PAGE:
Spread spectrum works by "multiplexing" multiple signals by sending them along different frequencies within the allotted frequency range for a wireless intercom. Or in other words it splits the spectrum into tiny slices of time.
Hollywood actress Hedy Lamarr and musician George Antheil filed for a patent on a spread spectrum communications system in 1942, though real-world deployment occurred later. A spread spectrum system inverts the static model of transmitting with high power on a narrow channel.
Using low power and spreading the signal across a range of frequencies, it's possible to carry more transmissions simultaneously. The basic notion is that if the transmission is broken into pieces, each of which is tagged with a code, a receiver that knows the code can reconstruct the message. The wider the spreading, the more space there is in between the coded packets to send other signals at the same time (see Figure 7).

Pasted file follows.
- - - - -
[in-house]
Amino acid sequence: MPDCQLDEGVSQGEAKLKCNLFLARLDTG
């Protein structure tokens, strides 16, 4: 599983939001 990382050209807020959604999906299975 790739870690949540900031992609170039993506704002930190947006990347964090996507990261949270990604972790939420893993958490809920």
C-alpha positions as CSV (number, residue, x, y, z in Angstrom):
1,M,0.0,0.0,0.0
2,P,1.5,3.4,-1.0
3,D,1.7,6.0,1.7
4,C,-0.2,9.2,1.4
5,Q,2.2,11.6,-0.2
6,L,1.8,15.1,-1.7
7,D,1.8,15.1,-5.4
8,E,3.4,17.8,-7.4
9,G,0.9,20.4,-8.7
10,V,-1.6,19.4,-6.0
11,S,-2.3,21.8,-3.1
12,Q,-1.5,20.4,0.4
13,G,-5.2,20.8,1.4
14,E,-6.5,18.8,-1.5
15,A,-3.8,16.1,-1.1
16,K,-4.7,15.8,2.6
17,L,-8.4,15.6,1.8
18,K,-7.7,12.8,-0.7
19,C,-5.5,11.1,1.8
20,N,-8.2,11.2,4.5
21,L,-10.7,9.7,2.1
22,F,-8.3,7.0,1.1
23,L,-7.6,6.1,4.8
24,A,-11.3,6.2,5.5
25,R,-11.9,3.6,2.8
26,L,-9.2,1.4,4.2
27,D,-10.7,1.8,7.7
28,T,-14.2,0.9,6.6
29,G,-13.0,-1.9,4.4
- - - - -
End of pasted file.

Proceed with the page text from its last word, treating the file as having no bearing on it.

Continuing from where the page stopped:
Taking spread spectrum to its logical conclusion, if the signal is spread wide enough, the power density can be so low that the signal becomes effectively invisible to other systems in the same bands.
Radio frequencies are never totally empty of noise. Radiation-emitting devices such as hair dryers and microwave ovens, as well as cosmic background radiation, create a "noise floor" that all systems must contend with. Static systems do so by using high-enough power that it's easy to distinguish the high-power signal from the low-level noise.
With enough smarts, a spread spectrum system can transmit and receive very faint signals without ever raising above the noise-floor threshold.
For a wireless intercom, spread spectrum has several benefits. One is that it uses lower power so battery life is extended. Two is that it eliminates the noise that wireless intercoms with other technologies would experience. And three is that it makes it much more difficult for other devices to hear a conversation since the conversation is broken into tiny fragments over a wide range of frequencies.